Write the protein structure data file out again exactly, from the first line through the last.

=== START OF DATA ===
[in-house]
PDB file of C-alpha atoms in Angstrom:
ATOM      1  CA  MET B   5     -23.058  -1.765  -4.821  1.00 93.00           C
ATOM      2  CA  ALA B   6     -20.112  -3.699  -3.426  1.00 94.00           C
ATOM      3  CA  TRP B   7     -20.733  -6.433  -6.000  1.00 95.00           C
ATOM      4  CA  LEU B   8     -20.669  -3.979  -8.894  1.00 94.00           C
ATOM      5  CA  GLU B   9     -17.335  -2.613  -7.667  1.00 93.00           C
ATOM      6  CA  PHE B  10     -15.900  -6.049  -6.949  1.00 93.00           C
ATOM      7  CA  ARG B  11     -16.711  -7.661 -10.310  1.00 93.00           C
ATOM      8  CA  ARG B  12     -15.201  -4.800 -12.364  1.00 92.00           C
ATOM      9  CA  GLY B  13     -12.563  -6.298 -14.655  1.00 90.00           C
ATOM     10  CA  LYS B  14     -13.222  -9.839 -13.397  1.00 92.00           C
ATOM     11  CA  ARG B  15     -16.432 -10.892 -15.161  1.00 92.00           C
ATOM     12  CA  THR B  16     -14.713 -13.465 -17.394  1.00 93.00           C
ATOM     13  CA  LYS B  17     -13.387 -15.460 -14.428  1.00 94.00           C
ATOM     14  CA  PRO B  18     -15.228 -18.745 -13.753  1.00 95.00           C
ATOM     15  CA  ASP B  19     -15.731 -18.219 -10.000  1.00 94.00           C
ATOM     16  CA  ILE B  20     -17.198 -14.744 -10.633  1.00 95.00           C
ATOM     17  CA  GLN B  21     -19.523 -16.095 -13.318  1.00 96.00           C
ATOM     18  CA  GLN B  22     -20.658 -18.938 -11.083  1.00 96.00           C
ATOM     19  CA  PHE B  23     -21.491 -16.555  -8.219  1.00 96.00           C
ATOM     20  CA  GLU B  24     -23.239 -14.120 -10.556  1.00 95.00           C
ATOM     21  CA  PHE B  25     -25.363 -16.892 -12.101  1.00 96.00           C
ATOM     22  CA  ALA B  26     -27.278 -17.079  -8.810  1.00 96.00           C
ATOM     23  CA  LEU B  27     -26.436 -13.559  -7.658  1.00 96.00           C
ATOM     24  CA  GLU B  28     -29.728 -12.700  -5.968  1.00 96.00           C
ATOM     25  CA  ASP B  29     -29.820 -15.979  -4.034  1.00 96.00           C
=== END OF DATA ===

[in-house]
PDB file of C-alpha atoms in Angstrom:
ATOM      1  CA  MET B   5     -23.058  -1.765  -4.821  1.00 93.00           C
ATOM      2  CA  ALA B   6     -20.112  -3.699  -3.426  1.00 94.00           C
ATOM      3  CA  TRP B   7     -20.733  -6.433  -6.000  1.00 95.00           C
ATOM      4  CA  LEU B   8     -20.669  -3.979  -8.894  1.00 94.00           C
ATOM      5  CA  GLU B   9     -17.335  -2.613  -7.667  1.00 93.00           C
ATOM      6  CA  PHE B  10     -15.900  -6.049  -6.949  1.00 93.00           C
ATOM      7  CA  ARG B  11     -16.711  -7.661 -10.310  1.00 93.00           C
ATOM      8  CA  ARG B  12     -15.201  -4.800 -12.364  1.00 92.00           C
ATOM      9  CA  GLY B  13     -12.563  -6.298 -14.655  1.00 90.00           C
ATOM     10  CA  LYS B  14     -13.222  -9.839 -13.397  1.00 92.00           C
ATOM     11  CA  ARG B  15     -16.432 -10.892 -15.161  1.00 92.00           C
ATOM     12  CA  THR B  16     -14.713 -13.465 -17.394  1.00 93.00           C
ATOM     13  CA  LYS B  17     -13.387 -15.460 -14.428  1.00 94.00           C
ATOM     14  CA  PRO B  18     -15.228 -18.745 -13.753  1.00 95.00           C
ATOM     15  CA  ASP B  19     -15.731 -18.219 -10.000  1.00 94.00           C
ATOM     16  CA  ILE B  20     -17.198 -14.744 -10.633  1.00 95.00           C
ATOM     17  CA  GLN B  21     -19.523 -16.095 -13.318  1.00 96.00           C
ATOM     18  CA  GLN B  22     -20.658 -18.938 -11.083  1.00 96.00           C
ATOM     19  CA  PHE B  23     -21.491 -16.555  -8.219  1.00 96.00           C
ATOM     20  CA  GLU B  24     -23.239 -14.120 -10.556  1.00 95.00           C
ATOM     21  CA  PHE B  25     -25.363 -16.892 -12.101  1.00 96.00           C
ATOM     22  CA  ALA B  26     -27.278 -17.079  -8.810  1.00 96.00           C
ATOM     23  CA  LEU B  27     -26.436 -13.559  -7.658  1.00 96.00           C
ATOM     24  CA  GLU B  28     -29.728 -12.700  -5.968  1.00 96.00           C
ATOM     25  CA  ASP B  29     -29.820 -15.979  -4.034  1.00 96.00           C